The more human a robot acted or looked, the more endearing it would be to a human being. However, there is a point where the likeness would be too strong and acceptance would drop shifting to a powerful negative reaction. These are the thoughts of a Japanese roboticist, Masahiro Mori stated in 1970. When this happens the term created is “Uncanny valley” (which looks amazingly similar to the Gartner ‘trough of disillusionment’). The effect also goes beyond looks, but to extend to sounds as well. Therefore, it not much of a leap to suggest that the written word, or advice, influence given in the wrong way could easily cause discomfort as well.
My Own Perspective
I am a strong believer in proper context. I stated as much in a predictions post earlier this year, that 2013 is the year of context. If a person or company want to understand my needs at a particular point in time then relevance needs to considered. Amazon, please know that I just bought a 32inch monitor and stop sending the emails.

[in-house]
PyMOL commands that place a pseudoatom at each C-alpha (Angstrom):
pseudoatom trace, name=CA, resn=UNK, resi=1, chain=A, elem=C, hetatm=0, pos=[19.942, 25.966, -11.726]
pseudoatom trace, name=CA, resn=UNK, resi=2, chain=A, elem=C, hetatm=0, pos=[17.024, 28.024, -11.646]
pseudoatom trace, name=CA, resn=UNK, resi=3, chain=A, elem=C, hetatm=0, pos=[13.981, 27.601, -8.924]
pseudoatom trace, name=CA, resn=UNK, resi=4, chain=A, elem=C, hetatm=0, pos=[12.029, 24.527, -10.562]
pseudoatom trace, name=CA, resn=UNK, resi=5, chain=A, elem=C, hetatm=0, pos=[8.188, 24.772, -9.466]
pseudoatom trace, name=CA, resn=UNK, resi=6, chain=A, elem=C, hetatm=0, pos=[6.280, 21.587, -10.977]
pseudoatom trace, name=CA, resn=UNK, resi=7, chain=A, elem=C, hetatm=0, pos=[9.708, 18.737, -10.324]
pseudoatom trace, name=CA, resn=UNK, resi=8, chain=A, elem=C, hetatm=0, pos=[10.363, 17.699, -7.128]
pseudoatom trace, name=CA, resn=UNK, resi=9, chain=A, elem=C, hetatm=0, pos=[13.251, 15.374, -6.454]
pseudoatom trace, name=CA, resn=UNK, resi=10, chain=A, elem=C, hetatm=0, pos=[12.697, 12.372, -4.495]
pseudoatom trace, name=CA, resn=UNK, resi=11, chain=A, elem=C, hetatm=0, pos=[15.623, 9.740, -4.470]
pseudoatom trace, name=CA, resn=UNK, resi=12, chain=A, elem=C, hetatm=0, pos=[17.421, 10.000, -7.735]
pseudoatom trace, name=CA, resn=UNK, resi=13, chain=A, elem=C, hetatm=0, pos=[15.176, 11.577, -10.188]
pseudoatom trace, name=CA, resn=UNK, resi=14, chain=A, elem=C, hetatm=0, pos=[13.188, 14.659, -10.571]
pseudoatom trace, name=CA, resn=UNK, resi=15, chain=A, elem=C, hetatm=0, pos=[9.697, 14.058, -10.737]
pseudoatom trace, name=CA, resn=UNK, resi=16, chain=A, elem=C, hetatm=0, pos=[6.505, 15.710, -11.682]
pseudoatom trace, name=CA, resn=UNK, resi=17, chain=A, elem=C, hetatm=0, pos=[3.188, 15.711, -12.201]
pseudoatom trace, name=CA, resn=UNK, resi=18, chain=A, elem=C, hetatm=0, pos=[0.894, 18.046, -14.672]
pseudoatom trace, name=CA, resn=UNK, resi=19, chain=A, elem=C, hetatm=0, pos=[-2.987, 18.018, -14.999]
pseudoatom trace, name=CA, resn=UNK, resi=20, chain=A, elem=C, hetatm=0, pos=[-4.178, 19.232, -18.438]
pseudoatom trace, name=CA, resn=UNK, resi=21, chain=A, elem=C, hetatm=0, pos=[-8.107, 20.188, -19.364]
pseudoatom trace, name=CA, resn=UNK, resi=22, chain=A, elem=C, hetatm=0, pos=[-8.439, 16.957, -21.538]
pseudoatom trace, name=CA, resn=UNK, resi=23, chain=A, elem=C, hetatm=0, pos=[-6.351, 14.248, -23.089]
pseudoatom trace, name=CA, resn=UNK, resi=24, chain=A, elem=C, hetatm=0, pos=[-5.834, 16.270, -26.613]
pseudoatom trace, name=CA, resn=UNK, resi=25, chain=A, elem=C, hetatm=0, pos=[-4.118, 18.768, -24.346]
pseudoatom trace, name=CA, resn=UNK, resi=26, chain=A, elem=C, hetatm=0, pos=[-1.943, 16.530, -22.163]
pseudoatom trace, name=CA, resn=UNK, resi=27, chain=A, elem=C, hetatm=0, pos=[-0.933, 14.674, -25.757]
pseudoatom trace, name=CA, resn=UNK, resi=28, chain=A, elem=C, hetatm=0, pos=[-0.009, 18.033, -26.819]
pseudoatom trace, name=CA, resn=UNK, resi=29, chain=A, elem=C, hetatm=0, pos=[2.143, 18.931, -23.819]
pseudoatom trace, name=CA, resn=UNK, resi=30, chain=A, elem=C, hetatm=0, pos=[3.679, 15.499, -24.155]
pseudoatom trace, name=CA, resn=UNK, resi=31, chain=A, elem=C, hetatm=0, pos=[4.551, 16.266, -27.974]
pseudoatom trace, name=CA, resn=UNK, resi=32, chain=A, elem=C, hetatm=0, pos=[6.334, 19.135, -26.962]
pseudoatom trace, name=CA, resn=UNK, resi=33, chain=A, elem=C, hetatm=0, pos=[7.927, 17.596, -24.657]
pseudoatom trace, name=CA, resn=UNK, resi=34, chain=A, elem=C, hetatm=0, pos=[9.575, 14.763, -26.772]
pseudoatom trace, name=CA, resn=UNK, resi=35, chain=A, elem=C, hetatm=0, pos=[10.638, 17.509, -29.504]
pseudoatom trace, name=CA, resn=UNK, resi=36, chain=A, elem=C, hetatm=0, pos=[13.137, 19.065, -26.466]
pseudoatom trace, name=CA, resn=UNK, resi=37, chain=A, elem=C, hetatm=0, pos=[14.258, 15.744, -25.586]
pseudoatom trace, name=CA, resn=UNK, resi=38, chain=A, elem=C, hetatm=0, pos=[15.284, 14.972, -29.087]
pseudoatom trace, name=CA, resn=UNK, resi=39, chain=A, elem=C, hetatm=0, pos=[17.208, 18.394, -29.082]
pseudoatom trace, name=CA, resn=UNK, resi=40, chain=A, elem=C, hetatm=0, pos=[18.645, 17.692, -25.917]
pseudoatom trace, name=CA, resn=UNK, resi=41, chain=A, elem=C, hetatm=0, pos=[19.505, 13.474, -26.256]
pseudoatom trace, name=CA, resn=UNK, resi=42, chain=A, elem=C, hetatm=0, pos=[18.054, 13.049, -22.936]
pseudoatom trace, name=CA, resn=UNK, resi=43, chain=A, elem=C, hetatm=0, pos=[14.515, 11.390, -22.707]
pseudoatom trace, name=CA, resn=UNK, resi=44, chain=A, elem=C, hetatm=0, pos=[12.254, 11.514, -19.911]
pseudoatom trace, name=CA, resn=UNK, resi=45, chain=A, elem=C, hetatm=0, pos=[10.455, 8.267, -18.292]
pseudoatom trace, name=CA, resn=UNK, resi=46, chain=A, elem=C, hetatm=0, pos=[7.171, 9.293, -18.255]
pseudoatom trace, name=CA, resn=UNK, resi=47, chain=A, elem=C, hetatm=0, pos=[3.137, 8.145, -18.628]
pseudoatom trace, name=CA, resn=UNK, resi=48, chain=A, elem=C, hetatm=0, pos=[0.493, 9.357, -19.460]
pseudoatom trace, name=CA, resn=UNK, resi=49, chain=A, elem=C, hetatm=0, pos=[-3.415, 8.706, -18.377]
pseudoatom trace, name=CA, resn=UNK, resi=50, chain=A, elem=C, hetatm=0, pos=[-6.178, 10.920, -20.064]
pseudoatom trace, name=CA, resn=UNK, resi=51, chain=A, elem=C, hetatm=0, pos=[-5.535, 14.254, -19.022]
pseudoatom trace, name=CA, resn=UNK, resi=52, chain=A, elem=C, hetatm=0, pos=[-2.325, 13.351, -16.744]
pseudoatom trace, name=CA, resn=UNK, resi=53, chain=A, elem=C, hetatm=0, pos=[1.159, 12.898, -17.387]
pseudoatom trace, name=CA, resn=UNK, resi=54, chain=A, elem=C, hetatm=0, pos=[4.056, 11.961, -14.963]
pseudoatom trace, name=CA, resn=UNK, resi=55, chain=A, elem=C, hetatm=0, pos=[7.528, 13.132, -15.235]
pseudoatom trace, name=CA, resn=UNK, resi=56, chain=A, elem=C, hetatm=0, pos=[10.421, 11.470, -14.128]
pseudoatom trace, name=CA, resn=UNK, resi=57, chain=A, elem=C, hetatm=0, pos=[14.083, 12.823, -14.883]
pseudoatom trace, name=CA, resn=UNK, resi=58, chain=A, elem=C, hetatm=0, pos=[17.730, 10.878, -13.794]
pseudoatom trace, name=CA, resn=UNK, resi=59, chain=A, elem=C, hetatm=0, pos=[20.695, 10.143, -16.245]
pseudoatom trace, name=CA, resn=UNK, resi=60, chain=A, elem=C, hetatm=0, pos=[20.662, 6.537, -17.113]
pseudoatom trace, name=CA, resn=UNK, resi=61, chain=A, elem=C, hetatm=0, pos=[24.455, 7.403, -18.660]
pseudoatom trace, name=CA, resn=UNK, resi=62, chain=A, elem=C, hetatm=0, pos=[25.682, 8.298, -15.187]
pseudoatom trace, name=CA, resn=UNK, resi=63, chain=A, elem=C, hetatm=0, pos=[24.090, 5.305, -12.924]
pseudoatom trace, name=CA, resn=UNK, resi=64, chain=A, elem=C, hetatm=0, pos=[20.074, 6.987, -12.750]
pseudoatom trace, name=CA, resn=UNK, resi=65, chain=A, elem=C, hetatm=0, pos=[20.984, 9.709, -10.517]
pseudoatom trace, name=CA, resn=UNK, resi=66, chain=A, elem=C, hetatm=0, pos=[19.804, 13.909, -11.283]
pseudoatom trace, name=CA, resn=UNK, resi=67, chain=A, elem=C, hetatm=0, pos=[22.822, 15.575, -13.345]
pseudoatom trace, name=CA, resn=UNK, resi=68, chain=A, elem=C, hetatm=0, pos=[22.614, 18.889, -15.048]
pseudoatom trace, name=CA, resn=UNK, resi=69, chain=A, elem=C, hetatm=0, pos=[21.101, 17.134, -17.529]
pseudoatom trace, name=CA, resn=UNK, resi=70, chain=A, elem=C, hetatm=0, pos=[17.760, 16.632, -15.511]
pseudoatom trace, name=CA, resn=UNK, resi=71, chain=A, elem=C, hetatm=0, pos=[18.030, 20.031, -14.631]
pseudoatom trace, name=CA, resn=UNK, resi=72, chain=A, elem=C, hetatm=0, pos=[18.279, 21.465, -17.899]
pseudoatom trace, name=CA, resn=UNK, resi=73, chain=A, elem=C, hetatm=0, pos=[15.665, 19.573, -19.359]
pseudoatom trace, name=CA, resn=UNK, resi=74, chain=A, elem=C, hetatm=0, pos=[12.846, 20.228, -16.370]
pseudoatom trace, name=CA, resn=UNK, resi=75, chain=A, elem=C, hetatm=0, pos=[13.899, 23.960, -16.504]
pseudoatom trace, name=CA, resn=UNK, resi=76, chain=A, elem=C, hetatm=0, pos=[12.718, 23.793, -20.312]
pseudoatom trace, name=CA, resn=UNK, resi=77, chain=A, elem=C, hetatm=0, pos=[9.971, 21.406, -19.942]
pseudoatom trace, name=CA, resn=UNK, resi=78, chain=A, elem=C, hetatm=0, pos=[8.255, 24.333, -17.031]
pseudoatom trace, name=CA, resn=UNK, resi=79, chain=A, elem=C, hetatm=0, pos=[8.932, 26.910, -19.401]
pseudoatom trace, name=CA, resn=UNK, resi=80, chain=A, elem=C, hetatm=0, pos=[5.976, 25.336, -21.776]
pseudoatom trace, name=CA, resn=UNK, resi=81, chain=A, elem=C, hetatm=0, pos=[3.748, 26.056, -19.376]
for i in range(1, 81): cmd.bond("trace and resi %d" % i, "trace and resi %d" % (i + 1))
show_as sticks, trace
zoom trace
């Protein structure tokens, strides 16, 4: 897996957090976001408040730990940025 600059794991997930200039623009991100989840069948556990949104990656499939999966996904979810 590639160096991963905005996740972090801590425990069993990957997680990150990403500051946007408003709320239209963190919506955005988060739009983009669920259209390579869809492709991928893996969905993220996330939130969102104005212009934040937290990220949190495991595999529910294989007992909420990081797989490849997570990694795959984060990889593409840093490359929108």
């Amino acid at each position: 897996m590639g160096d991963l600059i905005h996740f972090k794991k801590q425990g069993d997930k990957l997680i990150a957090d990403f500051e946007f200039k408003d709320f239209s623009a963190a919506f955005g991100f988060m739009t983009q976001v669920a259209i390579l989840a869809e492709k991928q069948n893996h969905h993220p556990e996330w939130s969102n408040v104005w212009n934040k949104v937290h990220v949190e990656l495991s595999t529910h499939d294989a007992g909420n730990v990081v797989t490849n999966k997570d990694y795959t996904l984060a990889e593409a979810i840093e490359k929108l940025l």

I am fickle and so are your customers. Present me with an accessory or add-on to my current online purchase and I might just go for it. However, if I think the suggestion is because of something I do not think you should know about it, I will leave without buying anything.
Make a person too robotic, and I will become annoyed, Make a robot too human and I will become annoyed. Is the line drawn in stone or in sand? Great question, it is not in stone, as it changes with the tide, sorry, I am just human. Where is that line for you?
In my weekly routine, I try to strike a balance between academic thinking, practical thinking and the balance between the two.